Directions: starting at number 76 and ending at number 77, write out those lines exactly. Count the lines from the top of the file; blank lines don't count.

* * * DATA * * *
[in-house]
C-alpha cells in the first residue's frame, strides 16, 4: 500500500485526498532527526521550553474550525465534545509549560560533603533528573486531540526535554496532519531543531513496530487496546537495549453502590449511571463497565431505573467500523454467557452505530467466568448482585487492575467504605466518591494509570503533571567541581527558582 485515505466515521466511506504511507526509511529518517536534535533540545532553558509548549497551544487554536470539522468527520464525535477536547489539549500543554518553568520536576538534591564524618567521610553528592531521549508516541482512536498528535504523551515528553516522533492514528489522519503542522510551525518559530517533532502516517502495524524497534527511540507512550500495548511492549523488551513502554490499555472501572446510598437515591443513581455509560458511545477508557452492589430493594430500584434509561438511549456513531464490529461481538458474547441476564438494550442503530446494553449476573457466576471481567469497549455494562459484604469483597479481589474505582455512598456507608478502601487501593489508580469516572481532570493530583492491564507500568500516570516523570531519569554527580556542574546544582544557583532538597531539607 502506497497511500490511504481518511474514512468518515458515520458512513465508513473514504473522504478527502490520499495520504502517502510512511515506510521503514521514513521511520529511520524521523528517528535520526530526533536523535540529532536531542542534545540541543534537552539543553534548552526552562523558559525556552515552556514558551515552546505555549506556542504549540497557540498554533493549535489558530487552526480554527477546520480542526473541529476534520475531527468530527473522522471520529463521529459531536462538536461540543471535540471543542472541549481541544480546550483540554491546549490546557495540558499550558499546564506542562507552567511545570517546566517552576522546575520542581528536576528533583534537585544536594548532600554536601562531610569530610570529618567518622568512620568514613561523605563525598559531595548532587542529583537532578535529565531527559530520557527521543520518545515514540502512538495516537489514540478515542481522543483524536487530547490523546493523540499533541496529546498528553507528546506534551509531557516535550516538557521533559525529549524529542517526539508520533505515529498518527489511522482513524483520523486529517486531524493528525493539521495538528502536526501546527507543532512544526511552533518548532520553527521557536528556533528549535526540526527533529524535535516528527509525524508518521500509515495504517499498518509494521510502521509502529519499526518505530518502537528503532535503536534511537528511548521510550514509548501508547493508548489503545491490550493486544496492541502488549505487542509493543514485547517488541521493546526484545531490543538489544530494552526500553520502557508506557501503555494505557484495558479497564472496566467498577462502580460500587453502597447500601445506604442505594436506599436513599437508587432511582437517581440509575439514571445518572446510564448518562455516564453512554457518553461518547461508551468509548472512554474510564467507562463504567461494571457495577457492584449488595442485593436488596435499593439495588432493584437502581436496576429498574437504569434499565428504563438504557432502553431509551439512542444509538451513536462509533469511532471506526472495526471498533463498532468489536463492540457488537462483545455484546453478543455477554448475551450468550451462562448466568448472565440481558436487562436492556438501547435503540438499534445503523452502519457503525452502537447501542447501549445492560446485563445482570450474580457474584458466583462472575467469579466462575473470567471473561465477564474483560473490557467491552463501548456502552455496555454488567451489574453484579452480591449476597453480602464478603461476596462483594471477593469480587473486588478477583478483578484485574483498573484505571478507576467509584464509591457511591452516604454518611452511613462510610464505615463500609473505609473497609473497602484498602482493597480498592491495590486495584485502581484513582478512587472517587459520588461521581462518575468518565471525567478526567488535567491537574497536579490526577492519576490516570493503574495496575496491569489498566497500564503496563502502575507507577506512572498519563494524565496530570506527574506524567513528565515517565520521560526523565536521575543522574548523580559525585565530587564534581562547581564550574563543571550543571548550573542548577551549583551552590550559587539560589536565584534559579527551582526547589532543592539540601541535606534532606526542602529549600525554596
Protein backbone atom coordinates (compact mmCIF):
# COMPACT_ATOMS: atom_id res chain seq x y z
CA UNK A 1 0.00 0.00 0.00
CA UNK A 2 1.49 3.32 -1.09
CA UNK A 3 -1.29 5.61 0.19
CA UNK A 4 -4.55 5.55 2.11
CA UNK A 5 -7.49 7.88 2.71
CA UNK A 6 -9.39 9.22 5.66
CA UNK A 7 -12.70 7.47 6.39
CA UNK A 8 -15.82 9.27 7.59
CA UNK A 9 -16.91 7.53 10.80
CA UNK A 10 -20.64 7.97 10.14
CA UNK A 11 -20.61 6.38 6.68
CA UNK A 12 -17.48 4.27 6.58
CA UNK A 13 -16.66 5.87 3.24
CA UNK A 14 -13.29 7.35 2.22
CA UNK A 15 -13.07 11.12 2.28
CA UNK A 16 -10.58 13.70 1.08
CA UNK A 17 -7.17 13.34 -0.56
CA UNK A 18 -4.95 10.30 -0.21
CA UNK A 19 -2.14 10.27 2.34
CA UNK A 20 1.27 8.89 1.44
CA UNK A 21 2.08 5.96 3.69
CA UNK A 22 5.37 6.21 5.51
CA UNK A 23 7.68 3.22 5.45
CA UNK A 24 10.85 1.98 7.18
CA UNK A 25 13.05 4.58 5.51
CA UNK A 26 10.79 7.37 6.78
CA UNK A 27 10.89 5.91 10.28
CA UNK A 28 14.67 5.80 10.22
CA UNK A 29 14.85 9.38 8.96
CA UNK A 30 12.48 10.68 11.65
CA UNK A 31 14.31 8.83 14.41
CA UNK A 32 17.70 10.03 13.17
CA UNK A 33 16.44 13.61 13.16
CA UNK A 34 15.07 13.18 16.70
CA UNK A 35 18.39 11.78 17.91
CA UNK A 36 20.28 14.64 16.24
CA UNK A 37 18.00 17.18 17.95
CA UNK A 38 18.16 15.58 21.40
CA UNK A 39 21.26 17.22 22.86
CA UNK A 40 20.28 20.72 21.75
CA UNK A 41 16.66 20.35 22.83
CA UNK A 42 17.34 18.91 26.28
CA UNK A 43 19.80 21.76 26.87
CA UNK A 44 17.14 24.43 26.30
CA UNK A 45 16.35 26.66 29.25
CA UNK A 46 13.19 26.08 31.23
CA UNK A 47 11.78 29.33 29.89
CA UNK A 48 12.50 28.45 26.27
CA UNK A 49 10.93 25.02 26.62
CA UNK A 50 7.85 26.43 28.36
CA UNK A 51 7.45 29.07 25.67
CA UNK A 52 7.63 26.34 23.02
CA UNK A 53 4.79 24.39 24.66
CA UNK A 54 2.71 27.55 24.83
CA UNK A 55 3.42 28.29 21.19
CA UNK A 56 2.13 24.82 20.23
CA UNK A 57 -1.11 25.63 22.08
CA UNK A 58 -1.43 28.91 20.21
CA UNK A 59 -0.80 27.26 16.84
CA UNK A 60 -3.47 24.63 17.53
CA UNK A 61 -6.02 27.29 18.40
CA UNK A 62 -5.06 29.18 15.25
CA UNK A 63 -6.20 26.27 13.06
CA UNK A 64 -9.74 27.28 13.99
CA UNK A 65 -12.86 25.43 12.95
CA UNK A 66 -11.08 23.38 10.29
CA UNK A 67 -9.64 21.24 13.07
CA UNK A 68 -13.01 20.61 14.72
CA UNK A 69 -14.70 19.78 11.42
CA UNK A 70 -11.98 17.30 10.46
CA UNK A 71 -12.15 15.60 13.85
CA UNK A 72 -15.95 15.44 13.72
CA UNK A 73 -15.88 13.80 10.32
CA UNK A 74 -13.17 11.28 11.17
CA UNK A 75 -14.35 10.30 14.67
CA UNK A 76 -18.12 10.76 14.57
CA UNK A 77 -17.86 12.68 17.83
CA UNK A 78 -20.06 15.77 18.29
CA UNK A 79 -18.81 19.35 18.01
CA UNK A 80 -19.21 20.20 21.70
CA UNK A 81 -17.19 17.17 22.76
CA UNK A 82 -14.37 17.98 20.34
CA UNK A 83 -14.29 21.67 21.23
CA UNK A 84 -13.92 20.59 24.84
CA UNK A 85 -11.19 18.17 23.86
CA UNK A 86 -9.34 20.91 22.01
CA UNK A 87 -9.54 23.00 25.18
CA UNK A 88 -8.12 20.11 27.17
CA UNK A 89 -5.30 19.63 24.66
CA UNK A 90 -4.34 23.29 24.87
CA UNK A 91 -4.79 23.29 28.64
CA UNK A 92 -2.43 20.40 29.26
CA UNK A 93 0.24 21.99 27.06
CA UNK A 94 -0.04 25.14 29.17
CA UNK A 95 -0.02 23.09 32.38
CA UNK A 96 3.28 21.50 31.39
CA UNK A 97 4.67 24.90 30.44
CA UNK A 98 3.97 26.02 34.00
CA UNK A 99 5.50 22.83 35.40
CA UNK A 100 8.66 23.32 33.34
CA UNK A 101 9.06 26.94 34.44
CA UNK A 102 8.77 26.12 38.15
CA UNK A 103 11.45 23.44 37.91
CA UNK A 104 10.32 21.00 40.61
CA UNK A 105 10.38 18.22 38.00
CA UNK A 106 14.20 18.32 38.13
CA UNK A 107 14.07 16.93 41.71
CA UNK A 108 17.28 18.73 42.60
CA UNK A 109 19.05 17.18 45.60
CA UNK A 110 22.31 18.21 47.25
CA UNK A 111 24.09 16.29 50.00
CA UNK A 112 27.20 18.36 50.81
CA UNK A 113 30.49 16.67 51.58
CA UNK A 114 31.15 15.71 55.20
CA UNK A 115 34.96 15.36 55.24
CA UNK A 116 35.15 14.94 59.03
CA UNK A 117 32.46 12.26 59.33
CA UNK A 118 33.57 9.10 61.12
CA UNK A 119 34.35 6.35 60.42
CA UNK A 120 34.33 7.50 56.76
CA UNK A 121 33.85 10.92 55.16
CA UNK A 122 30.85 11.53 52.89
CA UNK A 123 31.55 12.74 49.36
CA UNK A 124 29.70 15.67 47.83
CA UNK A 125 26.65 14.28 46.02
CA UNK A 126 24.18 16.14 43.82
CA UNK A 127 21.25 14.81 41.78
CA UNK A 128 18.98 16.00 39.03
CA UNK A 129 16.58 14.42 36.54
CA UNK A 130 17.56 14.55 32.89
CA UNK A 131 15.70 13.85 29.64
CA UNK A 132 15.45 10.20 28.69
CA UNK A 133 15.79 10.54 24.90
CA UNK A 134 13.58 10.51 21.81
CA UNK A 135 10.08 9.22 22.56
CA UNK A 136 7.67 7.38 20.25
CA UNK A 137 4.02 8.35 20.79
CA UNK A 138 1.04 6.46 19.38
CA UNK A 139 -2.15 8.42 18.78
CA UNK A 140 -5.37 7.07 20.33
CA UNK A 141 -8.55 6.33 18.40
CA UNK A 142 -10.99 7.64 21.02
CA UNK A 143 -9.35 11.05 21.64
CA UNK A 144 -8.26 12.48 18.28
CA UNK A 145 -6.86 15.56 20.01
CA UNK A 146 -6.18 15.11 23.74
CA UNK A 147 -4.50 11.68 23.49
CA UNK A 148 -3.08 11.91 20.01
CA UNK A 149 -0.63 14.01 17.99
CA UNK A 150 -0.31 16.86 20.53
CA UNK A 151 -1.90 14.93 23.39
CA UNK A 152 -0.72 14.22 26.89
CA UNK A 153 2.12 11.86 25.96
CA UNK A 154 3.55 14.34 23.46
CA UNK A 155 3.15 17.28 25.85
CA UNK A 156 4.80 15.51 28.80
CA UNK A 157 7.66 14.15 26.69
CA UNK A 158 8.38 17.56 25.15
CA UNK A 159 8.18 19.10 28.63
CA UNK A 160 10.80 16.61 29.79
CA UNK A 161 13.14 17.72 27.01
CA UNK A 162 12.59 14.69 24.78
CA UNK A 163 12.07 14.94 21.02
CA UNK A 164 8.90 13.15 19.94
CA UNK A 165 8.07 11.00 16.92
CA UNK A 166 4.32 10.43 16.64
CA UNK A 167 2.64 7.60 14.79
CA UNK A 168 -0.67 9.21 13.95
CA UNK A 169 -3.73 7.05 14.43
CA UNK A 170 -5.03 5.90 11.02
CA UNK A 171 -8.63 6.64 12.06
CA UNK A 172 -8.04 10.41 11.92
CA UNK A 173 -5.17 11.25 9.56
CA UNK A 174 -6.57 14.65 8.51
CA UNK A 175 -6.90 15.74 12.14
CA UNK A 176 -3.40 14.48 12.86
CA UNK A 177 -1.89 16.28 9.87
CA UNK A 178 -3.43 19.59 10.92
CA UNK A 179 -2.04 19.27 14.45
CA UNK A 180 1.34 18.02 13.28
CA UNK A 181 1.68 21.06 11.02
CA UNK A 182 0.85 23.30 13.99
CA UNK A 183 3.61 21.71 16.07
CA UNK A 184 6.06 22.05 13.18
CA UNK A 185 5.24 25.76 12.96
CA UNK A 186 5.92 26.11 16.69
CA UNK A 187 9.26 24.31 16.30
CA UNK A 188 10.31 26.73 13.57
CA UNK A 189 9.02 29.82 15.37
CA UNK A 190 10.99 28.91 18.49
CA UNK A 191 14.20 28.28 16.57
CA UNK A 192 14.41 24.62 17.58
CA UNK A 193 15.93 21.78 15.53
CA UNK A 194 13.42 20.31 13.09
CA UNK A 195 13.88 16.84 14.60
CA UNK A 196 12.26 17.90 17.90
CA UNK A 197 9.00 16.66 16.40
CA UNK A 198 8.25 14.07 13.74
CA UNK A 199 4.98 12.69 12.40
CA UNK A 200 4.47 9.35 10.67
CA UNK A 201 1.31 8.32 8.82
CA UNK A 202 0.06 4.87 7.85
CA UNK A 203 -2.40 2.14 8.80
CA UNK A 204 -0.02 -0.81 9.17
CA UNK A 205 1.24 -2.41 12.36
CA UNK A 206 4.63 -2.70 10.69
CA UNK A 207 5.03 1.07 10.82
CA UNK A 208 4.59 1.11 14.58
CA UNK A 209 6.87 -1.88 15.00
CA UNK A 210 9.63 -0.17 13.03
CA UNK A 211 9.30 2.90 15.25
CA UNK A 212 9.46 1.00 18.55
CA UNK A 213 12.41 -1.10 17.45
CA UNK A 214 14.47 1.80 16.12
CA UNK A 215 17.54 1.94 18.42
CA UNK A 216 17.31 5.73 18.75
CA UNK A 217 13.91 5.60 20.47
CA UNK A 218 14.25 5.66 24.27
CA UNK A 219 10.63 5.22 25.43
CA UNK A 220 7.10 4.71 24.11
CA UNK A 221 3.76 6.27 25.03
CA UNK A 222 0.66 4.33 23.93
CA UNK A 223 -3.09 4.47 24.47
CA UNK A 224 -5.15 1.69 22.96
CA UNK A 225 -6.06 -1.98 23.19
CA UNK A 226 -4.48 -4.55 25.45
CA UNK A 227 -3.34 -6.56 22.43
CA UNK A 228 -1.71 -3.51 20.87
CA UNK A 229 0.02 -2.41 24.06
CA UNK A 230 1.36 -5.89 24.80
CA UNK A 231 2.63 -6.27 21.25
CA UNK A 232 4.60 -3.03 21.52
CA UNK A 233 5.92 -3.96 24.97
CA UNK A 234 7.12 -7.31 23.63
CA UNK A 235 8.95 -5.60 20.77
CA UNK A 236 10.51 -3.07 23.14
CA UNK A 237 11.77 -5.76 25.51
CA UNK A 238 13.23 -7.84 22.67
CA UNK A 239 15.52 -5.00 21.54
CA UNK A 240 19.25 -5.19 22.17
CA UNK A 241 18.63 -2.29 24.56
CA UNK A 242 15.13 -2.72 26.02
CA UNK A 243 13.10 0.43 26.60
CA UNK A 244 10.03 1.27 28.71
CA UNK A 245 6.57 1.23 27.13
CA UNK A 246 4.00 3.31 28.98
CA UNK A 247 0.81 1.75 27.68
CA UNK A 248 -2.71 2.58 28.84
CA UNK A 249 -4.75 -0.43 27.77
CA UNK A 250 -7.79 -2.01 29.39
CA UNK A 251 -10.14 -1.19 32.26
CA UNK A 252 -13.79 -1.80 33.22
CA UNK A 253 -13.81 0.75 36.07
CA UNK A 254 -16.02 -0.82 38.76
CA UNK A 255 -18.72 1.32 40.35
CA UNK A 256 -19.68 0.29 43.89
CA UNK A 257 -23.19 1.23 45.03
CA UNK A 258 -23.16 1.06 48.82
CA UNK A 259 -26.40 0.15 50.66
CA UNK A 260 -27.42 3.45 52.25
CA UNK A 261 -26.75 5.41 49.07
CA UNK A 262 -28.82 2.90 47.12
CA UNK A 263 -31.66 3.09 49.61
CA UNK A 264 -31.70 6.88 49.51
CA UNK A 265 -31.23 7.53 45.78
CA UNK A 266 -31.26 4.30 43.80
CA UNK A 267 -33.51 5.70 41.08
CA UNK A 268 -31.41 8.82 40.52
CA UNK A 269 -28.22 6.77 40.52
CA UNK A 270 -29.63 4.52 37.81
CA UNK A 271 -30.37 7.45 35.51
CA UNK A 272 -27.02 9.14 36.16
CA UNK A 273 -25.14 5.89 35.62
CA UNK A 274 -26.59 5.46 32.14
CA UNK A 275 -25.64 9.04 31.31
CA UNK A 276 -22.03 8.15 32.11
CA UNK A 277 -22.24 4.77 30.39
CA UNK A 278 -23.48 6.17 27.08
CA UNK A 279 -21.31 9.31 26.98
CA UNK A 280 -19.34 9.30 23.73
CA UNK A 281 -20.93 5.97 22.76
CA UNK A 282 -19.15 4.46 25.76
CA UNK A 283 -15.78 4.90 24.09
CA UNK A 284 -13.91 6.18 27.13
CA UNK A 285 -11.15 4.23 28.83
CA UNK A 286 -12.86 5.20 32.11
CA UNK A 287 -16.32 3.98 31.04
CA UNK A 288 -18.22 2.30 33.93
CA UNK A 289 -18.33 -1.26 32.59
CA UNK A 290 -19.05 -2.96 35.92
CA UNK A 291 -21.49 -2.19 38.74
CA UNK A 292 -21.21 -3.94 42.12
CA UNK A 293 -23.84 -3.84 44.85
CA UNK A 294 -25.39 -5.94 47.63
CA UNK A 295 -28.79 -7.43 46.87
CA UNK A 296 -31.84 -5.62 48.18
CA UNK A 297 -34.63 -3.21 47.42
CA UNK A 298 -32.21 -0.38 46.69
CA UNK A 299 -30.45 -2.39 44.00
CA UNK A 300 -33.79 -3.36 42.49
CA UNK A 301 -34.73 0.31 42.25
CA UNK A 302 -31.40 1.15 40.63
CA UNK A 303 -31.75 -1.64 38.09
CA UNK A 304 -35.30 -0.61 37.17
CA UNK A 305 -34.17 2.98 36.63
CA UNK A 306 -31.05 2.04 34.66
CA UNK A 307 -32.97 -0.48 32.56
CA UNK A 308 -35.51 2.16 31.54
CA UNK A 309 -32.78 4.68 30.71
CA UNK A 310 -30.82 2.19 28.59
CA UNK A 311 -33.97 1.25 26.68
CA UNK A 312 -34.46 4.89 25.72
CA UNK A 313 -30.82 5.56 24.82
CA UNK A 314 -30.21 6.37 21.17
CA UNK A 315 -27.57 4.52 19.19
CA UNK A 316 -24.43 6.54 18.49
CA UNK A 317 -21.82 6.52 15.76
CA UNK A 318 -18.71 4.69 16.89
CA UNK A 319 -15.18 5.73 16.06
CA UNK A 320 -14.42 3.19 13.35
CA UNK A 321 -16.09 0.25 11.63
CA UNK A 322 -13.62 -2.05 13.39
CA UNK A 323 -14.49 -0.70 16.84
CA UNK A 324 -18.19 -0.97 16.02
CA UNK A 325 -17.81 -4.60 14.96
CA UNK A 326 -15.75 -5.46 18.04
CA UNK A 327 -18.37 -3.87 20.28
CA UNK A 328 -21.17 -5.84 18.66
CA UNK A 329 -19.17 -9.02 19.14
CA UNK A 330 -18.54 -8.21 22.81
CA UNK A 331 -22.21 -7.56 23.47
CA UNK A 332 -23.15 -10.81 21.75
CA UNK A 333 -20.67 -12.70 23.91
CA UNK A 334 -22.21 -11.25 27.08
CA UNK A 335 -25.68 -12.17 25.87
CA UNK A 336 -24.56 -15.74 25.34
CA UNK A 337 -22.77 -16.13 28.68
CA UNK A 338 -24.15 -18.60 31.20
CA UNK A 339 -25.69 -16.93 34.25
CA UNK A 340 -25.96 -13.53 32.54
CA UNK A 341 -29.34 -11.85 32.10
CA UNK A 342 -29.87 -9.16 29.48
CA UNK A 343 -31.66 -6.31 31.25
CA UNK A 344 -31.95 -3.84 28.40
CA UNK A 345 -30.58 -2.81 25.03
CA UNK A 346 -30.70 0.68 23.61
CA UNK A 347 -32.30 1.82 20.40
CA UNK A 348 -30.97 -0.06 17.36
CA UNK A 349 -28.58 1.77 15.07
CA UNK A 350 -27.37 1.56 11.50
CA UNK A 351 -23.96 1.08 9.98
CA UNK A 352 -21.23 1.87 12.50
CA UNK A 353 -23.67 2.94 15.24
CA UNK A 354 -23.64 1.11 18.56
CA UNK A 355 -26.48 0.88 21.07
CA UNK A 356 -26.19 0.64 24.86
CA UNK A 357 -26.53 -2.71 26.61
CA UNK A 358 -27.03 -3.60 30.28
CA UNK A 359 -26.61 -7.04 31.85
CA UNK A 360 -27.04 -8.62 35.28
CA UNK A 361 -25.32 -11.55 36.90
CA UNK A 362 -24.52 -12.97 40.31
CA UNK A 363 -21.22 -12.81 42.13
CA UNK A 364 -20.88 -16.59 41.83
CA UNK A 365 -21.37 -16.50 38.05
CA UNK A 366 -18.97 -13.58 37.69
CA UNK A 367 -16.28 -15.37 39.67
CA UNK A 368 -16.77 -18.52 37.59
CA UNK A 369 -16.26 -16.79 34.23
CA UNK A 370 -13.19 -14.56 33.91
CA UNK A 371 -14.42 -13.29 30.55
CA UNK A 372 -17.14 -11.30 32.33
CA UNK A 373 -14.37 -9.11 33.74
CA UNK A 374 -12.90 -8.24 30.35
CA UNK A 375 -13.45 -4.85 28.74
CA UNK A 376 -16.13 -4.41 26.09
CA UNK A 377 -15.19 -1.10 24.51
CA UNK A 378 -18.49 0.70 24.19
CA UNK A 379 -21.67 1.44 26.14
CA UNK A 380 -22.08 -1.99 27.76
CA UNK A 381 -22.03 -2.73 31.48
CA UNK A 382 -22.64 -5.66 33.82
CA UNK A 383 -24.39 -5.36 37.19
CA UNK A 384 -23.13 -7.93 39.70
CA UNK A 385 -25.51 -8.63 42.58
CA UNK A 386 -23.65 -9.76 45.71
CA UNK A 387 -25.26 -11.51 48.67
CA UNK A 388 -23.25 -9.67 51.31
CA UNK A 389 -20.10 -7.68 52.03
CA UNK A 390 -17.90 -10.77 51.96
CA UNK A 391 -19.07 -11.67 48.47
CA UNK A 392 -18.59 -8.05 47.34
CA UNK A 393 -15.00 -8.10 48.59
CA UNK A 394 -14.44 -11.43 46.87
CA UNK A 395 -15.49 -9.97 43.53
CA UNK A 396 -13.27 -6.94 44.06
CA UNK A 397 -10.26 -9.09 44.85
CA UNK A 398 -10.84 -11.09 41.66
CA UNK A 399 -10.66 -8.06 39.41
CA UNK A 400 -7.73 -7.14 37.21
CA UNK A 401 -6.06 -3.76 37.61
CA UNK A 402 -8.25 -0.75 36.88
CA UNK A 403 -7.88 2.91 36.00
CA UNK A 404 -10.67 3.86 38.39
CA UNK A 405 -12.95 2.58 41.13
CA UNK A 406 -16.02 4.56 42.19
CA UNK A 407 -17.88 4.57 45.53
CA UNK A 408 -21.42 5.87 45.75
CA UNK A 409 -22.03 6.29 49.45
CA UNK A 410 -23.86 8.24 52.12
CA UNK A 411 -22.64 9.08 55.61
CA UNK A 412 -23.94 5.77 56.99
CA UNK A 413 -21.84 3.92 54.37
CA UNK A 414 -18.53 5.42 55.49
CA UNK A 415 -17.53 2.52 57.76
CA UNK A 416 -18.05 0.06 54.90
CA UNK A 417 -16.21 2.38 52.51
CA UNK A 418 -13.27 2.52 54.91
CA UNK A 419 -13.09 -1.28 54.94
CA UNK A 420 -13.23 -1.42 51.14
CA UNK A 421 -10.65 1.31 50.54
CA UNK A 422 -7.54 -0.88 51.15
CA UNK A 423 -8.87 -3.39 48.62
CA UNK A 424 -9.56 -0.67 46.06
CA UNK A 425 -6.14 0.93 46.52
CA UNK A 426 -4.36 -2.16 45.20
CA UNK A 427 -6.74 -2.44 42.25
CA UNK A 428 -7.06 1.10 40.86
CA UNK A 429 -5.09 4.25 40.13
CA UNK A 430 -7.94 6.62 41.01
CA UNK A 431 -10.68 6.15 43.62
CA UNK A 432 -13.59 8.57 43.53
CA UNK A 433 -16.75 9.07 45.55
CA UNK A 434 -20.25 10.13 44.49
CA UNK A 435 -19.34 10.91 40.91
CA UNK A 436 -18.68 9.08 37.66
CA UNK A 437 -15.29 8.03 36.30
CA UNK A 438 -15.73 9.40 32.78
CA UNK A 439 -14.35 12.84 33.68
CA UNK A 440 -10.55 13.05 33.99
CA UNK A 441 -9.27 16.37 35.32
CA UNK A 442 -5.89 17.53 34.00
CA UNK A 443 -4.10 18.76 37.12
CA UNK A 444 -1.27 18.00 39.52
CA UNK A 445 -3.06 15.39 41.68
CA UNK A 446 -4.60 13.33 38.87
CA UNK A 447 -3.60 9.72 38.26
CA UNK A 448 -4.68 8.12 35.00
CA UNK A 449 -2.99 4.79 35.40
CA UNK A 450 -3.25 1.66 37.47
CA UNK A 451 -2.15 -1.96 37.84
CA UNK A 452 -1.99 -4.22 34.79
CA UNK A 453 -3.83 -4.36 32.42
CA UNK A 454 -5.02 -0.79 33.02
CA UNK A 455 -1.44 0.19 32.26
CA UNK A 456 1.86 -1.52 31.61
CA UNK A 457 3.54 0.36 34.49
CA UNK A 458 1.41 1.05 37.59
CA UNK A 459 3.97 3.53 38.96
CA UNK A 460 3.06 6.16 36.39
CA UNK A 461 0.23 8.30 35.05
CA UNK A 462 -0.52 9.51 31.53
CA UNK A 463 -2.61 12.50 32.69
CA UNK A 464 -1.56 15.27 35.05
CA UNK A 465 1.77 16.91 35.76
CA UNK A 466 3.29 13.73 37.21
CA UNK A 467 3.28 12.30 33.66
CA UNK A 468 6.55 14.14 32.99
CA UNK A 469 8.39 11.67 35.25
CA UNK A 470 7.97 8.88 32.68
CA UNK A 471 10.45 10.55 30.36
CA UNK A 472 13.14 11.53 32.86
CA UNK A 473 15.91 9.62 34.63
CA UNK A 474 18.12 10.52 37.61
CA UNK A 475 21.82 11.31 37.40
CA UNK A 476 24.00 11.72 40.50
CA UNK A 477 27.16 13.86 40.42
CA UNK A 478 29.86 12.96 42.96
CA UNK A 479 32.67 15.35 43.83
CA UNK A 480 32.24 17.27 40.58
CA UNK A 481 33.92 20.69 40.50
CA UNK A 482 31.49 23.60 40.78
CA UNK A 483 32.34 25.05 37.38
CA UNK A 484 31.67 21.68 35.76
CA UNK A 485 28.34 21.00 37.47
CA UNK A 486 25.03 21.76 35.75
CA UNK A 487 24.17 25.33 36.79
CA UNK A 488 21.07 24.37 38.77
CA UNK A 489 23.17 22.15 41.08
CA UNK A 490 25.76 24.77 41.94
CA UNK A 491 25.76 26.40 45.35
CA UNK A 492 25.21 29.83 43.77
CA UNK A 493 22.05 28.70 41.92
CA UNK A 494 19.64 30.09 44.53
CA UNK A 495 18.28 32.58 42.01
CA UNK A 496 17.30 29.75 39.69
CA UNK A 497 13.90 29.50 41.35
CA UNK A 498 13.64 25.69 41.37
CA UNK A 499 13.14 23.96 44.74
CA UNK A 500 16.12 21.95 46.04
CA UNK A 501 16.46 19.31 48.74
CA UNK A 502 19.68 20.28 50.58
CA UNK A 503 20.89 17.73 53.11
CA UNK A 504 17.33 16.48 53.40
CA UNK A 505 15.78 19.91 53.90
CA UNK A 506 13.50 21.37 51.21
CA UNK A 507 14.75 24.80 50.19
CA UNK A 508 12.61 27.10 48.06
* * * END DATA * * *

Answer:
CA UNK A 72 -15.95 15.44 13.72
CA UNK A 73 -15.88 13.80 10.32